Proof of Burn essentially cuts out the physical hardware required to participate in the computational race to solve each puzzle and replaces it with a certain amount of virtual computing power commensurate to the amount of currency the miner verifiably burned. This retains the element of personal investment in the network on the part of the miner without driving up the total power consumption of the network, providing the same safeguards of Proof of Work without the economic footprint.
Advantages of Proof of Burn
The chief advantage of a Proof of Burn protocol is that it uses a fraction of the energy that a Proof of Work-based blockchain uses. Indeed, because of the aforementioned computational arms race that a Proof of Work algorithm cultivates between its nodes, mining on the network progressively demands more and more resources to participate in.
That means ever more powerful hardware and soaring electricity costs which, when put together in the context of the major networks like bitcoin can bowed pretty poorly For the environment. This concern remains a major talking point for the mainstream acceptance of proof of work-based cryptocurrencies like bitcoin, and by solving it, proof of burn can potentially increase the speed at which cryptocurrencies finally achieve widespread legitimacy.
Because Proof of Burn endows virtual mining power relative to how much the node burned, there is no need for expensive, top-tier processing power and the cataclysmic power bills that accompany it. This accomplishes a secondary goal as well: it allows new blockchains to bootstrap off of previously generated “work.”
Because a Proof of Burn protocol hinges on burning coins that have, of course, been mined, the original computing power expended remains a source of scarcity even in the second blockchain with an entirely new currency when using Proof of Burn this way.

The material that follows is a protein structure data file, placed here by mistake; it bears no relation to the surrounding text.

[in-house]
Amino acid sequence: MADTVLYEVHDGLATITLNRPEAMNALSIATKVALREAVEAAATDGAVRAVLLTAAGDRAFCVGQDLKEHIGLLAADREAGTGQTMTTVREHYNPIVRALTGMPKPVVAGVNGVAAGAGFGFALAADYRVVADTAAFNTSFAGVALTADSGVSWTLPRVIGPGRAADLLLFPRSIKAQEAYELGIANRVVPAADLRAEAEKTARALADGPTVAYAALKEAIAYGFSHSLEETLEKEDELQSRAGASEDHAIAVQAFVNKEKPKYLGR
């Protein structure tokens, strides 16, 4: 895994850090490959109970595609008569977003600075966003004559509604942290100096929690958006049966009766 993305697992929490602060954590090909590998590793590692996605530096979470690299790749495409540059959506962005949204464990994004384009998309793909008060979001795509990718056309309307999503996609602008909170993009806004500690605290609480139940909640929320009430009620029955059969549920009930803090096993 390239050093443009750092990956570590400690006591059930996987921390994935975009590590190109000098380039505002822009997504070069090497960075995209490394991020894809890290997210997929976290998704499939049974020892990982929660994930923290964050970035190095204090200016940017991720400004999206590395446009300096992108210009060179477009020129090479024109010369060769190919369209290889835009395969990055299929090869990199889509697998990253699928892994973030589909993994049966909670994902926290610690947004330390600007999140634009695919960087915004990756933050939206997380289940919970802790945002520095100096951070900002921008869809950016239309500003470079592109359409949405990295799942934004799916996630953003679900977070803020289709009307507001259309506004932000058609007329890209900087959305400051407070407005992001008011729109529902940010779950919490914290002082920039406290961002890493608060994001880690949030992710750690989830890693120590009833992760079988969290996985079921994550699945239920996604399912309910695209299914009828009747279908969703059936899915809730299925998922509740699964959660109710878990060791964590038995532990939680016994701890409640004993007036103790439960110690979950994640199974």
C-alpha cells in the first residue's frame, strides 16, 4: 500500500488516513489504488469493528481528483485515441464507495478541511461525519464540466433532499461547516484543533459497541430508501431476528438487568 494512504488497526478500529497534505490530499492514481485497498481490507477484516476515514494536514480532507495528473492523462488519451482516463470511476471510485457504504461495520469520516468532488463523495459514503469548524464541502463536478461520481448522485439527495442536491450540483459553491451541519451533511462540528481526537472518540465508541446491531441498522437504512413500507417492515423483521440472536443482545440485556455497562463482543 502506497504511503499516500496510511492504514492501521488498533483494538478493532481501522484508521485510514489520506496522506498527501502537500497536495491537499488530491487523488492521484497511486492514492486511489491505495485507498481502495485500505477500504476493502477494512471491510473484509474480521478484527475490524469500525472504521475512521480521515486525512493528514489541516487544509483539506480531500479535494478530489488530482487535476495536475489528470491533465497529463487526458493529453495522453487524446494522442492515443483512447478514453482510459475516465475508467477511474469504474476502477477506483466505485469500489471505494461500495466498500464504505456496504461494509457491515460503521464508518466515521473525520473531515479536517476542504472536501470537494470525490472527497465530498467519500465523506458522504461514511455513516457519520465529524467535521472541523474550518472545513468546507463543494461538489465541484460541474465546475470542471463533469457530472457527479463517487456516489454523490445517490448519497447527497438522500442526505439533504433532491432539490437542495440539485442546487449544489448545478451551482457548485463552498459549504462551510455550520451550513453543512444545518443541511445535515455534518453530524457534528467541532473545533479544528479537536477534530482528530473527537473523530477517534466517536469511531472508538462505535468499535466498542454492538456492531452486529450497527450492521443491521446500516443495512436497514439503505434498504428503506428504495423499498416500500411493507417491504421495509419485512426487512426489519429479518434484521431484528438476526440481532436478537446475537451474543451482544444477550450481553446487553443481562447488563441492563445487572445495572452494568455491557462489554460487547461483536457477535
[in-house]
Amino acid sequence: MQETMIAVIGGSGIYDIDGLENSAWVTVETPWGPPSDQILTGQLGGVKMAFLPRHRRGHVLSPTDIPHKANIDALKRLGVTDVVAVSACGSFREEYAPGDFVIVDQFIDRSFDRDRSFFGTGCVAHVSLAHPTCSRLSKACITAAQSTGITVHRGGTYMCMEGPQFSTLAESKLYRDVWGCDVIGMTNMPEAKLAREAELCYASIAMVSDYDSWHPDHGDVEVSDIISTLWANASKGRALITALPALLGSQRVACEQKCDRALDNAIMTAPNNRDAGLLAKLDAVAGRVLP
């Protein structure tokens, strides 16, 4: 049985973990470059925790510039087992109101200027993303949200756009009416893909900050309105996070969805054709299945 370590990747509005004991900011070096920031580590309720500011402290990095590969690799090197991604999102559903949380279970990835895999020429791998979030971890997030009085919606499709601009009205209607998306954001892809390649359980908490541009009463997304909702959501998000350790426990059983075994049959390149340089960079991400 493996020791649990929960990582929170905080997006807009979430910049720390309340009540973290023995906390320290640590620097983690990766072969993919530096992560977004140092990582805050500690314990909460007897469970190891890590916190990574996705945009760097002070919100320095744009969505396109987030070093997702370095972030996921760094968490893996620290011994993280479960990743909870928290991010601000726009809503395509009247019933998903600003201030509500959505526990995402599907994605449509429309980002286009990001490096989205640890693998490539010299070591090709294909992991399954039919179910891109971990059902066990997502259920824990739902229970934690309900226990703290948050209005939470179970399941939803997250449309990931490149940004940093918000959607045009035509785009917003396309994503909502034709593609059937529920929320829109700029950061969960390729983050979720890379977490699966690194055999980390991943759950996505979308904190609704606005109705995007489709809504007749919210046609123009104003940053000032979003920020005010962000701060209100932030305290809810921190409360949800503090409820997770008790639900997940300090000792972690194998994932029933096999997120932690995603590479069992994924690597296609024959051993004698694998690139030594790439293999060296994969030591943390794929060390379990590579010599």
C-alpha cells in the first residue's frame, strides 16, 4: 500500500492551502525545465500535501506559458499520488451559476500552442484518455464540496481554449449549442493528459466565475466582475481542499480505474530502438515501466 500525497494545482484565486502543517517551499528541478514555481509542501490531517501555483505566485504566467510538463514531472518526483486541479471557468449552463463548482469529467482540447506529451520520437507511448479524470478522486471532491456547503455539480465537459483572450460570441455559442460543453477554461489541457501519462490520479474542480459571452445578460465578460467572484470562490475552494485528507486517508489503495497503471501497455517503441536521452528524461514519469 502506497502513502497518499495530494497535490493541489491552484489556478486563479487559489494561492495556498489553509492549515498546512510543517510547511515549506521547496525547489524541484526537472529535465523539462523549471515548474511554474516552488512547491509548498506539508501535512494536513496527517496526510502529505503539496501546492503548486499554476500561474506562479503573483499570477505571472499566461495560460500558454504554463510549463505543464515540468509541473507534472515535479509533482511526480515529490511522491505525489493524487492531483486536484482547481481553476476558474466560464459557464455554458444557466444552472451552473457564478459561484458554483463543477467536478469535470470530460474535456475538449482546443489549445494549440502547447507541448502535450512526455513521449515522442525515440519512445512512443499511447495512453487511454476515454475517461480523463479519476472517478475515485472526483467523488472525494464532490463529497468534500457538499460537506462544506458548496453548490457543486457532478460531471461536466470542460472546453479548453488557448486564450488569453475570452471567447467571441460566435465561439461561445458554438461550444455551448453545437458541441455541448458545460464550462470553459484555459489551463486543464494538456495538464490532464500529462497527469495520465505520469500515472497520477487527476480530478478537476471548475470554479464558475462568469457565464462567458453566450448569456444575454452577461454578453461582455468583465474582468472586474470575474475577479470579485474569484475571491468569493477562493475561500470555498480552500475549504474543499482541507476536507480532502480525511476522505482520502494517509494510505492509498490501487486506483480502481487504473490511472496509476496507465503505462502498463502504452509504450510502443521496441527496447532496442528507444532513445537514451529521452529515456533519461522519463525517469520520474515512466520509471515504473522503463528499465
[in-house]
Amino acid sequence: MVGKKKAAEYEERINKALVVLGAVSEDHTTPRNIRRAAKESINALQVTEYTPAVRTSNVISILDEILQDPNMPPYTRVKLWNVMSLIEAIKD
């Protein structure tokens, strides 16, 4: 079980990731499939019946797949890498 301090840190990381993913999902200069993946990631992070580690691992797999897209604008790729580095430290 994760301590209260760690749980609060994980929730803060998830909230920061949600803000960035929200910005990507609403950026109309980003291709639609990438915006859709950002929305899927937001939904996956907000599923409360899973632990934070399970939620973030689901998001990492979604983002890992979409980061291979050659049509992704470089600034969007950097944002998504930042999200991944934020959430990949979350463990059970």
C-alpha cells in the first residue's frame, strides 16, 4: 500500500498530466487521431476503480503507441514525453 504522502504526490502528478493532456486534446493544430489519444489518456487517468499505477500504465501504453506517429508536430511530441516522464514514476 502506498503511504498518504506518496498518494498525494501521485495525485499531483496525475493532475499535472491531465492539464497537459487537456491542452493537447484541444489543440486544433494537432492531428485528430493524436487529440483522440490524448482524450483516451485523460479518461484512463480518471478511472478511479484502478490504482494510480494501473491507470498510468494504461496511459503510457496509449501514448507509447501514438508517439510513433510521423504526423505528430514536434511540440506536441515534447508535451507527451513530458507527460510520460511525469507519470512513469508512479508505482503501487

Disadvantages of Proof of Burn
One of the most salient cons associated with a Proof of Burn protocol comes in the actual process of mining itself once coins have been burned. Mining on a Proof of Burn-based network can be slower than that of a Proof of Work-style blockchain. This is because the powerful equipment used in a Proof of Work Blockchain has been replaced with the virtual “mining rig” that the system endows, which inherently produces a lower hash rate than dedicated hardware setups.
A Proof of Burn protocol also poses an added risk to the individual miner; while Proof of Work is itself an incredibly risky venture, with immense upfront costs associated with achieving the computational power required for a viable mining operation, Proof of Burn provides no guarantee that the cost of the initial coin burning will be recovered through mining in a timely manner. Or at all. All the coin burn does is “purchase” you a virtual mining rig of a certain size; after that point, you’re in the same competitive mining race as any Proof of Work system.
As of yet, Proof of Burn also suffers from a similar drawback as proof of Stake, in which the system selects for those willing to immobilize or invest larger sums of currency — ostensibly as a means of collateral and disincentivizing any attempts fraudulent behavior.
This, of course, has some merit but the oft-pointed weakness of such a paradigm is that the selection process incorporates only the staked or burned amount, and not the amount relative to the holdings of the stakeholder or burner. Thus, what may be a considerably larger sum than another miner may in fact be much smaller in proportion to that individual’s total holdings, thus serving as a weaker guard against misbehavior than intended.
Still confused as to how proof of the words? No problem. Feel free to reach out to us in the comments down below and we will be glad to help you out soon as we can! Until then, check out our Blockchain and Cryptocurrency archives for all sorts of other crypto-related guides, explainers and walkthroughs.